If you have a telescope, know where to point it, and turn tracking off, you can see a geostationary satellite as a stationary point of light while the stars drift by due to the Earth’s rotation. At our latitude here in southern Wisconsin (43° N), the area where you want to search for geostationary satellites (near the meridian) is around declination -6° 37′. Remember, declination tells you how many degrees above or below the celestial equator an object is, and the numbers range from -90° to +90°, the south celestial pole and north celestial pole, respectively. The celestial equator has a declination of 0°.

For any latitude1, the declination you want to search is given by

\delta _{gs}=\textup{tan}^{-1}\left [ 6.611\textup{ csc }\phi - \textup{cot }\phi \right ]-90^{\circ}

where δgs is the declination of the geostationary satellite in degrees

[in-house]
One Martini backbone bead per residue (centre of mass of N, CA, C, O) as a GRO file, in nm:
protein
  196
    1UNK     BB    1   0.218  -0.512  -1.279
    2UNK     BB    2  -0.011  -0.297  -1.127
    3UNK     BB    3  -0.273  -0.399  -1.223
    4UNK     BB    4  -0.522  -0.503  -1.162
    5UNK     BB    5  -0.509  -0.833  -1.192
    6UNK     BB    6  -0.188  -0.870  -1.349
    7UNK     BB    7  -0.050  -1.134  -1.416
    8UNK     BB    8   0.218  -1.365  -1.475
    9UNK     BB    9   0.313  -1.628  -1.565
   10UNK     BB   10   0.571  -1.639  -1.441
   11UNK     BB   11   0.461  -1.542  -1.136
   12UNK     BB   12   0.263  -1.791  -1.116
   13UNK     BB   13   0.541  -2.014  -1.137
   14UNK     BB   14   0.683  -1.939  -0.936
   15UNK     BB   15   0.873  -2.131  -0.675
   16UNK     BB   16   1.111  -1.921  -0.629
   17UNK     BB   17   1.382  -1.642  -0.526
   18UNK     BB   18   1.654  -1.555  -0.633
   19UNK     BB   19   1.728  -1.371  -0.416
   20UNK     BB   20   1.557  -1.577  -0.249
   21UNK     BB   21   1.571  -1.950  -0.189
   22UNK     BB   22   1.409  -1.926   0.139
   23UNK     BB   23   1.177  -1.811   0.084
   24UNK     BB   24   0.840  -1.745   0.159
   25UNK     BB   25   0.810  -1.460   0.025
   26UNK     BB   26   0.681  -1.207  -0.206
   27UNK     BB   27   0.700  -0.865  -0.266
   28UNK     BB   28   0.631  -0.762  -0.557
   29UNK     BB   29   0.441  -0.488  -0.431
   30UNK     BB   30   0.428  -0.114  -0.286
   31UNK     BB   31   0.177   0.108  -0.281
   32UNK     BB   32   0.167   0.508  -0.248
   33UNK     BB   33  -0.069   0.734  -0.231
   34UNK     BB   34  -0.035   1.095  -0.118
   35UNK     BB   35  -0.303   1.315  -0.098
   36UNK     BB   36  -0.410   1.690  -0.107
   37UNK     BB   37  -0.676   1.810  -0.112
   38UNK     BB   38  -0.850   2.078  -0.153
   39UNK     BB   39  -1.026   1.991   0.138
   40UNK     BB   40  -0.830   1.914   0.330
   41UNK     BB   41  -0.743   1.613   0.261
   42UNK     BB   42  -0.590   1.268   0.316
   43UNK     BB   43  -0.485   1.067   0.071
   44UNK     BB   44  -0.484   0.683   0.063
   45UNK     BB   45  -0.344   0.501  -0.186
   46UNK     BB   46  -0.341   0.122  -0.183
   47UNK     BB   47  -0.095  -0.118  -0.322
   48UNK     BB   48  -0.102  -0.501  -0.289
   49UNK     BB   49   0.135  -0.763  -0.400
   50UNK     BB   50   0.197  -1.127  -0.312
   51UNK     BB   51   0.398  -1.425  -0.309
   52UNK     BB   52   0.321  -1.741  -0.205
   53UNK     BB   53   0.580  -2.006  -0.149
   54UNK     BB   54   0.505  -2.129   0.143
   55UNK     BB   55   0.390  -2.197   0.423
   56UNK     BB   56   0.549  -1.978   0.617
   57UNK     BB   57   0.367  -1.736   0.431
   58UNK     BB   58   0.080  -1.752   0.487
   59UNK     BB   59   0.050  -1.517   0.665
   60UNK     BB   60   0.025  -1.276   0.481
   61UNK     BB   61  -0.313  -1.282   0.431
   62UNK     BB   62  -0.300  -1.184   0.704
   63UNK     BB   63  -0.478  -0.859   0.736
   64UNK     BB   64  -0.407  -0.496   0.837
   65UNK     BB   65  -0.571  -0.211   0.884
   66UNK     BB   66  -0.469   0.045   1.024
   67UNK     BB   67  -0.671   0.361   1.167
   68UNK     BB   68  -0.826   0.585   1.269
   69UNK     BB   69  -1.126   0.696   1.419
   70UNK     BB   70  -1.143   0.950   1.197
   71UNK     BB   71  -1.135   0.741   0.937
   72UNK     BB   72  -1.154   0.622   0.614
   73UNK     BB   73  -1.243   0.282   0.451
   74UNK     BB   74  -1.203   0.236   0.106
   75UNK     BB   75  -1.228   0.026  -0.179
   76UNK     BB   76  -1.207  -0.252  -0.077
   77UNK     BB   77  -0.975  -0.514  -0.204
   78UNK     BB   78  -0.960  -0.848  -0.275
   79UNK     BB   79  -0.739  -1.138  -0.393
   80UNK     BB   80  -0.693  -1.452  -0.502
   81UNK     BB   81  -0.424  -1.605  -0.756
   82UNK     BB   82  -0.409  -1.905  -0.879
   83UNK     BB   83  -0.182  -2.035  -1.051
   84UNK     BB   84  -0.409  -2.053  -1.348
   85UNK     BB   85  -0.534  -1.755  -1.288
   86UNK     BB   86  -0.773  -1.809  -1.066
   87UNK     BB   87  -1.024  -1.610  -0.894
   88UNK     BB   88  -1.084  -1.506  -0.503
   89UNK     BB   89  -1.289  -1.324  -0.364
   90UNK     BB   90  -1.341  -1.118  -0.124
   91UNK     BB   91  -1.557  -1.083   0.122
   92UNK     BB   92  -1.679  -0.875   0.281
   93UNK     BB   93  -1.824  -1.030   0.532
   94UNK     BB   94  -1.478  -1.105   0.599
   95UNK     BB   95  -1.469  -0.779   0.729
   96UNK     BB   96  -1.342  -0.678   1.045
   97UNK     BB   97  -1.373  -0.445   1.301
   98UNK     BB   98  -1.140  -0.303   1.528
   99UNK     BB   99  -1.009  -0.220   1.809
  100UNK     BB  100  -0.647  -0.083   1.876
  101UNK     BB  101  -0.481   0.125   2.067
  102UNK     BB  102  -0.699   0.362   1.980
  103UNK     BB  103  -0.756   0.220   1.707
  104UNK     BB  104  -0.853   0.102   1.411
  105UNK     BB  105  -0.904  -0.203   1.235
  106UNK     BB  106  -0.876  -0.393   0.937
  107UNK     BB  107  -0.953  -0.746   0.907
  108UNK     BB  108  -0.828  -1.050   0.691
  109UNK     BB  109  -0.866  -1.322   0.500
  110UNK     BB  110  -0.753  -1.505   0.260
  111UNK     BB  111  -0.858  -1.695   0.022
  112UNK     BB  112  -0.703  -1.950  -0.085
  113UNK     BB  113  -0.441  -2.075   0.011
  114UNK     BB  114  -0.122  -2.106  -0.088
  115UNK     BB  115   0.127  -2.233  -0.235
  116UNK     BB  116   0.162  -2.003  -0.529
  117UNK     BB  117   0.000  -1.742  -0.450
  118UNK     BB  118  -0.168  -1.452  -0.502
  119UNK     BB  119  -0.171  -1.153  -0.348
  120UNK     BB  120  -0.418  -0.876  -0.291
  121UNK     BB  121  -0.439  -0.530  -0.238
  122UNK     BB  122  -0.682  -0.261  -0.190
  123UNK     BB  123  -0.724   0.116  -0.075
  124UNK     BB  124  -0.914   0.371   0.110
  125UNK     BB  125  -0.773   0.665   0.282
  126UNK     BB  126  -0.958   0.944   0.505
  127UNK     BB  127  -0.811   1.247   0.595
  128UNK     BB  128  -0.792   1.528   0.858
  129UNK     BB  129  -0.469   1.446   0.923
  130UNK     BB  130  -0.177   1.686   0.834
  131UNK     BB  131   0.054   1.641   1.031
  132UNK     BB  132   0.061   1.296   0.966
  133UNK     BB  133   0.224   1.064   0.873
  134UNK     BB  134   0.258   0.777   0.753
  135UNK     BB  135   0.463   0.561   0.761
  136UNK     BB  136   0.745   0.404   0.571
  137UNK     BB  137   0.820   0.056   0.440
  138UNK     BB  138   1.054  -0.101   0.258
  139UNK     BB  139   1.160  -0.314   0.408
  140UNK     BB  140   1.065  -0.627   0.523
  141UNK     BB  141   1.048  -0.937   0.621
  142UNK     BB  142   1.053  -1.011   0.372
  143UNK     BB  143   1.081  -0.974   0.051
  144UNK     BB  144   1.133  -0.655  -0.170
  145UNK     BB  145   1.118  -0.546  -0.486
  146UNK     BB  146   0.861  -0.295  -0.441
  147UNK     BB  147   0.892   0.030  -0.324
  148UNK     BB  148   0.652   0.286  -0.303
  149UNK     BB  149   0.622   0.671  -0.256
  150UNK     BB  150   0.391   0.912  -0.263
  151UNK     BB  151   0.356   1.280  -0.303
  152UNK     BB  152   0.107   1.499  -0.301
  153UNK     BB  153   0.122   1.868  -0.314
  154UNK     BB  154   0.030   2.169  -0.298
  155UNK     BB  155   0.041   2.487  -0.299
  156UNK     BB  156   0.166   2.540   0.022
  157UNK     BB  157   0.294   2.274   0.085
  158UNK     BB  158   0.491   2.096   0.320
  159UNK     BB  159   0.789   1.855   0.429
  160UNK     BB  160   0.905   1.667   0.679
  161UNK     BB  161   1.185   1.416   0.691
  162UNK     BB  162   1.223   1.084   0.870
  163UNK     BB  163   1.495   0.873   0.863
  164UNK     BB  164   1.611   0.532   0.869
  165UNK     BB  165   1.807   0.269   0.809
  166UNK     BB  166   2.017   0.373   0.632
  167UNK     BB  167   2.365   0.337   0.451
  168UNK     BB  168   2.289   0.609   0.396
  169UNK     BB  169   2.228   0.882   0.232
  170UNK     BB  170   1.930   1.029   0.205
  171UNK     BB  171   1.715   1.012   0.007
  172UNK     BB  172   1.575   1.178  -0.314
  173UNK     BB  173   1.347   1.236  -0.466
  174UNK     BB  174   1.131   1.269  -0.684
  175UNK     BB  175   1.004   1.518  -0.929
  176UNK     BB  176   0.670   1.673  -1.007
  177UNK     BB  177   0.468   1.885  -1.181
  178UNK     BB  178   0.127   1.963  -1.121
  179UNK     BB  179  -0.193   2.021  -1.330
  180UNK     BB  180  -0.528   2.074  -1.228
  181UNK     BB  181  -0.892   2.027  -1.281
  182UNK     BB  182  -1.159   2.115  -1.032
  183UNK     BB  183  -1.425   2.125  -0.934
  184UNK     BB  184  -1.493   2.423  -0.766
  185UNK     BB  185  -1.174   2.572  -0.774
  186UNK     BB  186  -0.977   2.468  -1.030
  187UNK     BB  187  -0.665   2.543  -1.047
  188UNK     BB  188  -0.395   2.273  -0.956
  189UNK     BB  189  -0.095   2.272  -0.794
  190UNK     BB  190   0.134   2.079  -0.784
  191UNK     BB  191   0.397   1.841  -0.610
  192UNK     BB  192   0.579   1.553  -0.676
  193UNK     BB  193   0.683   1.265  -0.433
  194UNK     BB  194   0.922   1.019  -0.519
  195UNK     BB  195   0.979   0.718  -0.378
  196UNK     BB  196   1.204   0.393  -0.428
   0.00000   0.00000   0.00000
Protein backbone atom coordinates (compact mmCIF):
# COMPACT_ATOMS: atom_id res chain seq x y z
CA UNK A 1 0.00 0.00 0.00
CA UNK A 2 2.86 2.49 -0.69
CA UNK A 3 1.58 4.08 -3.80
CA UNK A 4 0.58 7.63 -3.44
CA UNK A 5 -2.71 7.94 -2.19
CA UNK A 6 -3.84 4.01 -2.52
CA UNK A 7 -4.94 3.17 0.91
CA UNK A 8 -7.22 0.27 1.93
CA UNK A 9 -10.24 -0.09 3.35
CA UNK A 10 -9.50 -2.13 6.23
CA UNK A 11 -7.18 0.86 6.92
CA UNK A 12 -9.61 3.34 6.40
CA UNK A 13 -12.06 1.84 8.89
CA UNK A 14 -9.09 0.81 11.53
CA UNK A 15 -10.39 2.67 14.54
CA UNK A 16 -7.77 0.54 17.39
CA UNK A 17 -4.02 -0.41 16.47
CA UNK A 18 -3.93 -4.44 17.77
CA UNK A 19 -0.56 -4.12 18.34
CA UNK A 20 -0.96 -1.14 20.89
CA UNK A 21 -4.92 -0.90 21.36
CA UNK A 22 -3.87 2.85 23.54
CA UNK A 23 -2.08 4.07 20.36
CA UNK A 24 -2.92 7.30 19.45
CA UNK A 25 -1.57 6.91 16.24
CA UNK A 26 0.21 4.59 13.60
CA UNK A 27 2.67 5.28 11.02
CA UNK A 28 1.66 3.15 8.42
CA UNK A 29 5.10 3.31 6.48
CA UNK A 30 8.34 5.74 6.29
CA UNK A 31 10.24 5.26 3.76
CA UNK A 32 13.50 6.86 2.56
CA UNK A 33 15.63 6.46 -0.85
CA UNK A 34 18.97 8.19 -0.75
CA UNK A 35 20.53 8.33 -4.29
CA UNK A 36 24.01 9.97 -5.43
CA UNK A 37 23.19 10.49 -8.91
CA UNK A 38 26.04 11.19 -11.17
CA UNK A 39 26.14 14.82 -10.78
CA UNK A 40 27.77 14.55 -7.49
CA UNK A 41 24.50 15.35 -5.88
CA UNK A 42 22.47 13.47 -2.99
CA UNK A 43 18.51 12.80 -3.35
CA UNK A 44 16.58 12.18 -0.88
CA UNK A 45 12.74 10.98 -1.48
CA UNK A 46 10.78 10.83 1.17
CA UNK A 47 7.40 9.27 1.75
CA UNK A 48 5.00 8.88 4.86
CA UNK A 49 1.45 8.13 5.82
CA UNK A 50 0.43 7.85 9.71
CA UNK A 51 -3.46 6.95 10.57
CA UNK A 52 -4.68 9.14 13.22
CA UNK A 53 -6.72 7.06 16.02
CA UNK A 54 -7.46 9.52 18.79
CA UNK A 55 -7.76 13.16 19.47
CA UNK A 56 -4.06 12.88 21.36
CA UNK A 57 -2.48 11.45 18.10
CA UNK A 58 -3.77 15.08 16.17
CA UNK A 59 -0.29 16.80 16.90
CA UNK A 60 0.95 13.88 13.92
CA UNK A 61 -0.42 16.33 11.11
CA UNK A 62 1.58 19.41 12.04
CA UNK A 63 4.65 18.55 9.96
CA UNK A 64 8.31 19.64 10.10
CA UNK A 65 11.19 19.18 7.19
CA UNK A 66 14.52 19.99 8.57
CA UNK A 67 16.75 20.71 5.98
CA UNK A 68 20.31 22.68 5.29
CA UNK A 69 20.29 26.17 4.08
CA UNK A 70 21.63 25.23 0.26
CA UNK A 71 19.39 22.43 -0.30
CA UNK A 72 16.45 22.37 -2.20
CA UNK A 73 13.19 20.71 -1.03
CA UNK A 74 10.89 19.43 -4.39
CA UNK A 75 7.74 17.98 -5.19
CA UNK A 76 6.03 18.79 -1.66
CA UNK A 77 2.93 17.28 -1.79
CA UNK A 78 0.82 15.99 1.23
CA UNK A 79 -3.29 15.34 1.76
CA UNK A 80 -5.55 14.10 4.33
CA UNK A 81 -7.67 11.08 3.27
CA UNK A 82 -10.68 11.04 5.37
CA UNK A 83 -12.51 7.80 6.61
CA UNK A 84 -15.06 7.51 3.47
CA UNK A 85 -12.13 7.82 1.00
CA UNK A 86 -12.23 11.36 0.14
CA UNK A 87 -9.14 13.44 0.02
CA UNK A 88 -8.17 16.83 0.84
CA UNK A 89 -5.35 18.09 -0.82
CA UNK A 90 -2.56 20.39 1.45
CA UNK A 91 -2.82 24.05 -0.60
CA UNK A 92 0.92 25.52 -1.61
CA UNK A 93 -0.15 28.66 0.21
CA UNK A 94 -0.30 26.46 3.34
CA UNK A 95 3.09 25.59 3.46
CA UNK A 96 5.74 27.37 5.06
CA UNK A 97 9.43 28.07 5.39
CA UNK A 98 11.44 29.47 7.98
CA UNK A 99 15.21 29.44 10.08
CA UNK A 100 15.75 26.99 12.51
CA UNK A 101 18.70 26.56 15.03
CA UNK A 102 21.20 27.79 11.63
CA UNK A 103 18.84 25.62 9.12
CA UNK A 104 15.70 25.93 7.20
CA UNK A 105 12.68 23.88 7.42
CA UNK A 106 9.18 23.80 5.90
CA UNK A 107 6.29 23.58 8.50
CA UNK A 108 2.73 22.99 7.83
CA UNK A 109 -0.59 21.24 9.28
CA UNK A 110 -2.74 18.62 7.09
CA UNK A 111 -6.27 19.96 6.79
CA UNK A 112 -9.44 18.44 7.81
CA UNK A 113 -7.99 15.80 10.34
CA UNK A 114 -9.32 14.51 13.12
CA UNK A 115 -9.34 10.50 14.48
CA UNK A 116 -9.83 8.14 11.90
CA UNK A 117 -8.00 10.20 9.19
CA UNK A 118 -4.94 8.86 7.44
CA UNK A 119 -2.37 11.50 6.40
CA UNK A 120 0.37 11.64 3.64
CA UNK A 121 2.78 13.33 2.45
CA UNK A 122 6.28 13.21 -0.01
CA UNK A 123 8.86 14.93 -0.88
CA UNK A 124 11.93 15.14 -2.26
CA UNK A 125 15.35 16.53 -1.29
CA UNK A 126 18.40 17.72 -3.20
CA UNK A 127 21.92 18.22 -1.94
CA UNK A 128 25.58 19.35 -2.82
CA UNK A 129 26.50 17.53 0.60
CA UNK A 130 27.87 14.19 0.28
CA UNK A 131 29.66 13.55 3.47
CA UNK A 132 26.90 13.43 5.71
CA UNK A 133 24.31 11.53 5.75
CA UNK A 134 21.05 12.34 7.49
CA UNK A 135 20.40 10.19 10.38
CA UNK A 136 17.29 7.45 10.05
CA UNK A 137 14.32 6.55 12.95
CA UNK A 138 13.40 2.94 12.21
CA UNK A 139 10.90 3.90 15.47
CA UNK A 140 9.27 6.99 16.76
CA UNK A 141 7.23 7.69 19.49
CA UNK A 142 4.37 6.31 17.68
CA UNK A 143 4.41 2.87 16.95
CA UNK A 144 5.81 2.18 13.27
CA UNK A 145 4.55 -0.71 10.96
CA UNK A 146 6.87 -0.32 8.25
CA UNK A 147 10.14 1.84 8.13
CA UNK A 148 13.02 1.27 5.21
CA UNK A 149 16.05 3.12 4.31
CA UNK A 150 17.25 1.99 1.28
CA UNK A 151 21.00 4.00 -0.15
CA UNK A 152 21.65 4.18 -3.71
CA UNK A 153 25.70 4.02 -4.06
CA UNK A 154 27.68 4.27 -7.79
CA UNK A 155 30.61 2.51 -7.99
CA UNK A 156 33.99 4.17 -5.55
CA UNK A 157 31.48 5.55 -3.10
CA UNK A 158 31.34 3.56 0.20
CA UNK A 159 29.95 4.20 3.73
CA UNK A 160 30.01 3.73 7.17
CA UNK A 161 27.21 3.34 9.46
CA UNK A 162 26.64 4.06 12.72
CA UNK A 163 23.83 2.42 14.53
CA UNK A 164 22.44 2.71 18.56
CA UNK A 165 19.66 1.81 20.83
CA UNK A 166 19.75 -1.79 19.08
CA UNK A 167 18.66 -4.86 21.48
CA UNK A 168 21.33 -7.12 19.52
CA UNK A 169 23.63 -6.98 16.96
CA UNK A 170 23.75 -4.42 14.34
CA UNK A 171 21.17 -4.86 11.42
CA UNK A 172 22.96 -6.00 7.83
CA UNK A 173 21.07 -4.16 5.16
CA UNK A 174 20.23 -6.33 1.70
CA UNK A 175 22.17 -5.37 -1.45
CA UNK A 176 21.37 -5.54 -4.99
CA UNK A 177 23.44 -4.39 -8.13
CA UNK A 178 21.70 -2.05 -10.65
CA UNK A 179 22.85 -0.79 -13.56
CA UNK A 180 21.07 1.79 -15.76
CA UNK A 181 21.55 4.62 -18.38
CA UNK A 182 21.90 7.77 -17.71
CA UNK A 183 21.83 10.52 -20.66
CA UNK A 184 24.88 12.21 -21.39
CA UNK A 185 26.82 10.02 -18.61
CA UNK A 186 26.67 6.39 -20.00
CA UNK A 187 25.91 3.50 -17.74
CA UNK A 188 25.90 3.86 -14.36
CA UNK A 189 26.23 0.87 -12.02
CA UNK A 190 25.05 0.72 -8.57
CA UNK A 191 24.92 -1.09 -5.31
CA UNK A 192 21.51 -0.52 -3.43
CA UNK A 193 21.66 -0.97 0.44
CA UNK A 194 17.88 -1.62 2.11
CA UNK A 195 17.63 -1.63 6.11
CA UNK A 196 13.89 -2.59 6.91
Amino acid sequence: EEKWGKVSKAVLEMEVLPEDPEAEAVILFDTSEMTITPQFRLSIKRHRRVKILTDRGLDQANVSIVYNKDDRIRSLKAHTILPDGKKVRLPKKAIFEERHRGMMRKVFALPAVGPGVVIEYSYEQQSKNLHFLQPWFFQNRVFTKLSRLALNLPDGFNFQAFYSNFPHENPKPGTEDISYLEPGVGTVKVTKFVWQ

and ϕ is your latitude in degrees

Since most calculators don’t have the cosecant (csc) or cotangent (cot) functions, this formula can be rewritten in a slightly more complicated form as

\delta _{gs}=\textup{tan}^{-1}\left [ \frac{6.611}{\textup{sin }\phi }-\frac{1}{\textup{tan }\phi } \right ]-90^{\circ}

Why aren’t the satellites right on the celestial equator (δ = 0°)? They would be if they were millions of miles away or if we were located on the Earth’s equator, but at our northern latitude trigonometric parallax causes us to see the satellites somewhat below the celestial equator, relative to the distant stars.

What if the geostationary satellite is situated east or west of your meridian? How do you calculate its declination then? As you might expect, because the range (observer-to-satellite distance) is greater the further from the meridian the satellite is, the less the parallax is, and therefore the closer the declination is to the equator, though not by a lot. The declination is also symmetric about the meridian, east and west: a geostationary satellite one hour east of the meridian will have the same declination as another geostationary satellite one hour west of the meridian.